National Mentoring Day, January 21, 2016
Meet Linda and Melzetta!
— by Leni Miller
I interviewed Linda Mornell for my last column in the Huffington Post.
January is National Mentor Month. January 21 is National Mentor day. A moment to savor, reflect and honor mentoring and mentors! I decided to write an article on mentoring. My friend Leni Miller offered to put it into the Huffing ton Post. Nice! Only one problem she wanted it right away. My learning curve began. I dashed one off and tried to email Melzetta—new email. So without her input I sent it anyway. Wrong. As a new writer I had to learn never to succumb to someone eases time table but stick to my own. By the time Mel read it it had already been posted. Mel sent some corrections anyway and so much better. So here is the much improved article with our chance to work together. Thanks Mel and proud of this and of us both!
It began with right work which included almost 20 years in a private counseling practice and another 20 years founding and running a non-profit to help kids. Those combined experiences taught me that there are three major factors that help people make changes in their lives: the degree of pain and discomfort they feel, their ability to reflect and look inward for answers, and the mentors they choose. In her journey toward change Melzetta chose me to tell her story and I choose her for Summer Search. It all started in 1994 at Oakland High School.
“This is Melzetta,” says Mrs. Ferrier, the referring teacher.
Linda: “I looked closely at the young woman sitting outside of the empty interview room at Oakland High School. She was a dark skinned African American, seriously overweight and there is a large bowl of greasy Nachos on the desk she has managed to squeeze into while waiting for her interview. The referring teacher knows that I am looking for low-income students who can participate in summer programs on full scholarships for the non-profit I have founded called Summer Search. Students need to have some degree of athleticism. What was Mrs. Ferrier thinking?
Melzetta and I make our way into the interview room where all is suddenly quiet. I ask her the standard question of what it’s like to walk in her shoes. Can she tell me about her life and especially her challenges?
After an initial hesitation, Melzetta launches into a very specific story of what it was like to grow up homeless in Oakland; of ping ponging from shelters, to the streets, to section 8 housing that always seemed to fall through as it does for so many families trapped in the cycle of extreme poverty. Yet they always stuck together. Melzetta ended with quietly humming the song her mother always sang when it was time to move, ‘On the road again’.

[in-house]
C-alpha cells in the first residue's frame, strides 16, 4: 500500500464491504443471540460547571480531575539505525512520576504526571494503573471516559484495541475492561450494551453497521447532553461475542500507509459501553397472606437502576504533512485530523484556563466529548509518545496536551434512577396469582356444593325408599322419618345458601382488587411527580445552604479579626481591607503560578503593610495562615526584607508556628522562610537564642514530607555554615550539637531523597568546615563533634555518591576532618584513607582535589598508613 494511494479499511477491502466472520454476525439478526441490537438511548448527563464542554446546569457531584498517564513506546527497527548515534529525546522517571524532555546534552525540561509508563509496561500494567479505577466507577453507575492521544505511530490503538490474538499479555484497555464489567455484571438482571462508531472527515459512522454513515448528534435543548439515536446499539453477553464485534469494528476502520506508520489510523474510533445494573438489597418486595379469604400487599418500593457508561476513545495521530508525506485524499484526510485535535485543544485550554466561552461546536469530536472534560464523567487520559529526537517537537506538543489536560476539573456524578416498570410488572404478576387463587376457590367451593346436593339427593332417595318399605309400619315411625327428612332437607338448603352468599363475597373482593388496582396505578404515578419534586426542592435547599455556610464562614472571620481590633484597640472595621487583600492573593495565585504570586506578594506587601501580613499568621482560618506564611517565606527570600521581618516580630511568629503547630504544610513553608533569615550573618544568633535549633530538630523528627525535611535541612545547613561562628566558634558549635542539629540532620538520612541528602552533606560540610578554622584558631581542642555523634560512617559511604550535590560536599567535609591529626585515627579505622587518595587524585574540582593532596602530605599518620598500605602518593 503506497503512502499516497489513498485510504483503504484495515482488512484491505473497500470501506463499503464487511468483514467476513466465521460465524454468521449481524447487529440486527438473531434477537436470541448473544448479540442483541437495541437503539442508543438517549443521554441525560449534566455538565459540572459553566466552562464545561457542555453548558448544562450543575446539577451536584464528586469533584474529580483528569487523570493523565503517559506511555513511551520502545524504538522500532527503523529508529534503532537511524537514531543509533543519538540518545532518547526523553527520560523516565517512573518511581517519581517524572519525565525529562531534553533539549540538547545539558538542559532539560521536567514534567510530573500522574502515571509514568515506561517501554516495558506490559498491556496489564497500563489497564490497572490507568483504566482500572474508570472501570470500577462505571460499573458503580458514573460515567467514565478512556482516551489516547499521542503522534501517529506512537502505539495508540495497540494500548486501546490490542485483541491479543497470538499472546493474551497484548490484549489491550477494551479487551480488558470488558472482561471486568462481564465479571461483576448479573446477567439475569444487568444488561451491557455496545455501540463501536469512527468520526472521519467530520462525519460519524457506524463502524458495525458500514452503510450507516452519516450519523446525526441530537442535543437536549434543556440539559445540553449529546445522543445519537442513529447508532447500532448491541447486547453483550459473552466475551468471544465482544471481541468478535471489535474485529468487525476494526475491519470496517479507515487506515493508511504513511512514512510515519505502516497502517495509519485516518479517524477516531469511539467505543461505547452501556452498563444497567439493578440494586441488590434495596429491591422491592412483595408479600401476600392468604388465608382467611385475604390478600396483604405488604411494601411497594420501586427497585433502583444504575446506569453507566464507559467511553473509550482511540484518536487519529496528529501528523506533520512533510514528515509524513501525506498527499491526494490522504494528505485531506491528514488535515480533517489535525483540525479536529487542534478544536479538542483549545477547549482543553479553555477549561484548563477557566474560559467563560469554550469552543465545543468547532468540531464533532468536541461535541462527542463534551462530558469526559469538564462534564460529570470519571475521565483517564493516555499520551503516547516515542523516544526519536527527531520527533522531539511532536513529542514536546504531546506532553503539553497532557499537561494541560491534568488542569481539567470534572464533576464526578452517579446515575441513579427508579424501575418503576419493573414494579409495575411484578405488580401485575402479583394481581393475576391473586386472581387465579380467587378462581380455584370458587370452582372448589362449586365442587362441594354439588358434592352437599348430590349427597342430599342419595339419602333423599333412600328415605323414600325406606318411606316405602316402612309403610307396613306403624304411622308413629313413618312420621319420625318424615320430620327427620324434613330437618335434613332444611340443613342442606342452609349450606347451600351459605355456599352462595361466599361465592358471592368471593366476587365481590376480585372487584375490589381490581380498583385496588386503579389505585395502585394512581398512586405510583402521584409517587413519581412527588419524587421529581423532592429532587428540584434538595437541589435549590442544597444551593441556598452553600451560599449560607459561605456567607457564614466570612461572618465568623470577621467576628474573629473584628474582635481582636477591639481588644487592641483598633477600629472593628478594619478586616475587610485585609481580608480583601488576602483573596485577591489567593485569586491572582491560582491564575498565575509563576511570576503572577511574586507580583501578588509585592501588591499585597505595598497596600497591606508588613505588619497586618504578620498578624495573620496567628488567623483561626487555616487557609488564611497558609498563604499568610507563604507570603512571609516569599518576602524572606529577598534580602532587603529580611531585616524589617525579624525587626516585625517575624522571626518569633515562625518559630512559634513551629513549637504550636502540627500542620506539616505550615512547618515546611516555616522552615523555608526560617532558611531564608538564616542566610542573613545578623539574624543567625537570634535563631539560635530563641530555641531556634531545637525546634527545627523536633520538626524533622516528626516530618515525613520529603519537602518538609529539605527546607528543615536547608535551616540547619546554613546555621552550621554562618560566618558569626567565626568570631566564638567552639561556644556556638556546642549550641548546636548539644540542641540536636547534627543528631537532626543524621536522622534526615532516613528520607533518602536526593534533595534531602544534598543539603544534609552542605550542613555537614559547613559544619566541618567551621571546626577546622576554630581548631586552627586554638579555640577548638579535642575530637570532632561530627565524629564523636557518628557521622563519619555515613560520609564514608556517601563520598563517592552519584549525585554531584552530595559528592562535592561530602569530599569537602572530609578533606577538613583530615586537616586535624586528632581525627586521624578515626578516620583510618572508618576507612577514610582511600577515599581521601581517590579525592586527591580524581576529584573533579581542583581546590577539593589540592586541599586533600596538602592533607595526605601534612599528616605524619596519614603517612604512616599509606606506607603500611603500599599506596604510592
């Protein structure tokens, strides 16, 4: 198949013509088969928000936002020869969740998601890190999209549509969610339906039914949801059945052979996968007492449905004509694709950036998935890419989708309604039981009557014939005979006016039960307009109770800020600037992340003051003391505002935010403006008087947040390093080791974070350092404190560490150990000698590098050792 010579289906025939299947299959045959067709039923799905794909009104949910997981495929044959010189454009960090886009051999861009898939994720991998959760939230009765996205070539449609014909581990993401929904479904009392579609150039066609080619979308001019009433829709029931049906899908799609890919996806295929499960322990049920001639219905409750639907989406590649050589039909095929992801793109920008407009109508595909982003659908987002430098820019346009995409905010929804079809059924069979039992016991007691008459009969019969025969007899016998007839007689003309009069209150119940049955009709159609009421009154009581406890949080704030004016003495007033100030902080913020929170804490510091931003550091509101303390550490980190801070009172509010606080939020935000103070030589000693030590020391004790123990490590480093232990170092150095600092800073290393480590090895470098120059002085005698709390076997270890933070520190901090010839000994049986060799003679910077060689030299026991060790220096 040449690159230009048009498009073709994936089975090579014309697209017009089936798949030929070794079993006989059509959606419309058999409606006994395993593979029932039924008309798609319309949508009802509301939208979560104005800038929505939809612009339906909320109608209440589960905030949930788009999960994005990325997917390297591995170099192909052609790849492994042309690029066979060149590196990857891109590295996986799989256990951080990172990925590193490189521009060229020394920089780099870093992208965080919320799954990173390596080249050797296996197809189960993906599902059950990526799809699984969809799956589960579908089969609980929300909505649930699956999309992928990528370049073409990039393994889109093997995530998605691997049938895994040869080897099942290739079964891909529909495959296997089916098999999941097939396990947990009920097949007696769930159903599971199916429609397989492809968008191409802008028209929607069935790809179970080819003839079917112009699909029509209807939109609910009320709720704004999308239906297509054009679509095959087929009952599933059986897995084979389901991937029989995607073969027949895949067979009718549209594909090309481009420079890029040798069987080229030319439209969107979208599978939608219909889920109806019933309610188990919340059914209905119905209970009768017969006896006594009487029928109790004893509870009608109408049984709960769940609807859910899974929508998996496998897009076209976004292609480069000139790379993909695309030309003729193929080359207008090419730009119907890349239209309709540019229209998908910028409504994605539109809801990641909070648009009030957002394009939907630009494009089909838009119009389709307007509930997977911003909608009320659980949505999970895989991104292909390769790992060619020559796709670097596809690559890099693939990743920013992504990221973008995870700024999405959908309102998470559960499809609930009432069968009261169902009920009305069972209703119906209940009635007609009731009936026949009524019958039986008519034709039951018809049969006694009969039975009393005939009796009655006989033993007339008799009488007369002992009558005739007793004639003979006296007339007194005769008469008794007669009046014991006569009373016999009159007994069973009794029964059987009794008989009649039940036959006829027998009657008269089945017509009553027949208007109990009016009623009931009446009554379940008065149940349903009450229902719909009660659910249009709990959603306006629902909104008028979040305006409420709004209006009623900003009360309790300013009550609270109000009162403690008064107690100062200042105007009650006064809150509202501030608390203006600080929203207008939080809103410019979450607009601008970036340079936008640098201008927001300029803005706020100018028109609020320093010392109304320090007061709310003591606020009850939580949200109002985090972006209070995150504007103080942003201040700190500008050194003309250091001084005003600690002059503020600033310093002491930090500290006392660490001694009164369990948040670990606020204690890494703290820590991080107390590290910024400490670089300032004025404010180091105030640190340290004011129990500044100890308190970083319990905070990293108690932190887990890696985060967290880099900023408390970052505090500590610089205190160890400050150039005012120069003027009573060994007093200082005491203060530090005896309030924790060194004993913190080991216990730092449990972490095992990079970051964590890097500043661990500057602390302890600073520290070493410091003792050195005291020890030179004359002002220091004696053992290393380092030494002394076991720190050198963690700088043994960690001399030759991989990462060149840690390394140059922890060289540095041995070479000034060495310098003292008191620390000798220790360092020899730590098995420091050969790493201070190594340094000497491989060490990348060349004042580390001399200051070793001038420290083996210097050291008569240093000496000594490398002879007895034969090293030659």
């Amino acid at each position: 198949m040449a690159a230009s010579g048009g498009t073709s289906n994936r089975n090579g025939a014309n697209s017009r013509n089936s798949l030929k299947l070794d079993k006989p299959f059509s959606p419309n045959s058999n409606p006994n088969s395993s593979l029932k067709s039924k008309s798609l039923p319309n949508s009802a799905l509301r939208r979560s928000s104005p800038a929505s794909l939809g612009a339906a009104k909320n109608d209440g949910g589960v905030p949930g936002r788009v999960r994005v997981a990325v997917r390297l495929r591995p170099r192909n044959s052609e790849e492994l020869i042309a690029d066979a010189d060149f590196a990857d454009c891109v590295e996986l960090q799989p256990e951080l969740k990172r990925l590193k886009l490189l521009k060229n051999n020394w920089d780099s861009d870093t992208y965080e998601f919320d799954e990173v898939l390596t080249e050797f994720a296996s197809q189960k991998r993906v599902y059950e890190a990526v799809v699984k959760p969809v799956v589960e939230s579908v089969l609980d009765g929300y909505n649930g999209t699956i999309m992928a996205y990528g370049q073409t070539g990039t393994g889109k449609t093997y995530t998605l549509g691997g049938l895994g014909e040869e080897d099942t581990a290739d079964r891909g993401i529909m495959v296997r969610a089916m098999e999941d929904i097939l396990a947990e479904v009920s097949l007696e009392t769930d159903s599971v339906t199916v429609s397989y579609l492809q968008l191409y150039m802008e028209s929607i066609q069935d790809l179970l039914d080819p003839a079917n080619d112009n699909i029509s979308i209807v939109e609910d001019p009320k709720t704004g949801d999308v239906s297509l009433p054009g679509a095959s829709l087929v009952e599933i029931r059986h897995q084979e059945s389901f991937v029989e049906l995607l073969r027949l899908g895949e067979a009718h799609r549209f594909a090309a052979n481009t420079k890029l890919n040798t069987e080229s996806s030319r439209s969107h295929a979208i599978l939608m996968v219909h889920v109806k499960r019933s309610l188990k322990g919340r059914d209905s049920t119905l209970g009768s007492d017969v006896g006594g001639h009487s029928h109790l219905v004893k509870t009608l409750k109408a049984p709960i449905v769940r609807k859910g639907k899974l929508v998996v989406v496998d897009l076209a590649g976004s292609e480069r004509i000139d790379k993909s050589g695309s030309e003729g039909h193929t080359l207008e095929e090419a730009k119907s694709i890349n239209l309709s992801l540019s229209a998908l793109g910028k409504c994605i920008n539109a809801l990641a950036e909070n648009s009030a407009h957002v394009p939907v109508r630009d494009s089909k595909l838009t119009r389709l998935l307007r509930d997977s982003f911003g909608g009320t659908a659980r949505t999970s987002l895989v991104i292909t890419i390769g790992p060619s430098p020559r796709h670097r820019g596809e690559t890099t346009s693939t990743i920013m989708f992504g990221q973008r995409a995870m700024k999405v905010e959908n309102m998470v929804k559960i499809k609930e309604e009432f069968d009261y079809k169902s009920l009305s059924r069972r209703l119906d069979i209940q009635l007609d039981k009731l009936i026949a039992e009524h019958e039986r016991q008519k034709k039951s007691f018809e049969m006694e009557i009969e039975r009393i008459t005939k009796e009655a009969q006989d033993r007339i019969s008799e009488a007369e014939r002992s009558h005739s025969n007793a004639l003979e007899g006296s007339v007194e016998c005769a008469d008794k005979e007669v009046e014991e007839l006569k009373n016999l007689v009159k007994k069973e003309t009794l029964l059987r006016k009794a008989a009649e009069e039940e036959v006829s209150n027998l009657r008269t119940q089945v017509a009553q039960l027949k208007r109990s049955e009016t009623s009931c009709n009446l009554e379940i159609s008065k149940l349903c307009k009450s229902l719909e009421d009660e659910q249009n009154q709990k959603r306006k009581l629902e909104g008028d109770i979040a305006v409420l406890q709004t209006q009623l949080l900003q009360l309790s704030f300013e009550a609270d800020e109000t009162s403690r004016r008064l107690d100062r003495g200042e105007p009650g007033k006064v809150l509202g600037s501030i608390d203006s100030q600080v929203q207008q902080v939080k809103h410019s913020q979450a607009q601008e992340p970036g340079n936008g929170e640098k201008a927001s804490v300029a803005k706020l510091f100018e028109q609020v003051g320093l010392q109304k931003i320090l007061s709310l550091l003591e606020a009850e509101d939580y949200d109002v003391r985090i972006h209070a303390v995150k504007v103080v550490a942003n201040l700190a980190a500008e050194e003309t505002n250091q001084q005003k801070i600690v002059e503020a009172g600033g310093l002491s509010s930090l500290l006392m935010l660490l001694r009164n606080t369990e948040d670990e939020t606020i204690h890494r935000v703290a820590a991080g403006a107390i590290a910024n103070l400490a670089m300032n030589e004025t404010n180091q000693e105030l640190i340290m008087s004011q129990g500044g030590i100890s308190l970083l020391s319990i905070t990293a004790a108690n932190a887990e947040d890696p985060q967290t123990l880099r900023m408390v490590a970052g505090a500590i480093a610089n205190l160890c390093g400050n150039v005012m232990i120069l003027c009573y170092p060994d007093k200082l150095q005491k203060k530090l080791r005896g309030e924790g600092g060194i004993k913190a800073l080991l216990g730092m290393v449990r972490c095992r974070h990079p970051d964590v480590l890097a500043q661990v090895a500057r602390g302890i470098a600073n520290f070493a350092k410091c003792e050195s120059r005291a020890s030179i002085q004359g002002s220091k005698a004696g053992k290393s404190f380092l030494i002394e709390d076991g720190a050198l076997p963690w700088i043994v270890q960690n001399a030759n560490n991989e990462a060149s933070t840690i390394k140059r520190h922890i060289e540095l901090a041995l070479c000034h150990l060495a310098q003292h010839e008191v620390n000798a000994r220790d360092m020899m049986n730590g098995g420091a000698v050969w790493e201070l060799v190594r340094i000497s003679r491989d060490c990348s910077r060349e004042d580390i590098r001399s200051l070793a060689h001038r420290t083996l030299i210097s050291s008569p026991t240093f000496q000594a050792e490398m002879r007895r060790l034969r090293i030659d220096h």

Then Melzetta did something that changed her life and mine too, forever. She smiled. It is hard to describe that smile but it began on one side of her broad expressive face and continued wider and wider until if felt like, not only did it light up the room but it revealed a soul that was going to light up the universe. She looked into my eyes and concluded with, “I guess you could say that instability has been my stability. The one thing I could count on growing up.”
Okay. That began a relationship that continues to this day. Melzetta went to Concordia Language School in Minnesota that summer to study Spanish. As a first step out of her very limited environment and with kids mostly from affluent backgrounds, I worried. But there was no need to worry—after an initial withdrawal the first week, Melzetta, forever flexible, was able to bond with the kids and became known across the campus as Big Mamma, the person anyone could go to and talk about their problems. Not only that, with this chance to succeed Mel excelled academically and came home with a whole year of credit in Spanish.
Melzetta went on to do something no one had done in her family, she graduated from Oakland High and went on to attend Kenyon College in Ohio on a full scholarship. She graduated, worked in the financial sector and then went on to get an MBA at the University of Rochester, Simon Business School and landed an amazing job at Comcast NBC Universal. At the twenty fifth anniversary of Summer Search she was the keynote speaker at the Summer Search Philadelphia office celebration, spelling out clearly to a rapt audience how investing in in a young person with the talent and desire to succeed but not the opportunity is indeed an investment in a soul that will go on to light up the universe with something that is too often missing: hope for a better world. To this day, despite still struggling with her weight, Melzetta has the confidence and success to match her infectious personality and continues to travel the world and spread that same joy and energy I felt when we first met.
As one of Melzetta’s mentors, I feel so fortunate that I had the opportunity to be in the shoes of someone from such a different background and that we share a common humanity that has bound us together for twenty years, hopefully with many more to come.
This is what becoming a mentor can do. To quote Sasha a Russian immigrant and the very first Summer Search student from 1990, “Mentoring can broaden our circle of moral concern. For many people this circle includes only themselves, maybe their family. For others, it’s a bit bigger and includes their community. And for some, the lucky few, the circle extends to the ‘other.’”
Count us in. Melzetta and I are among the lucky few!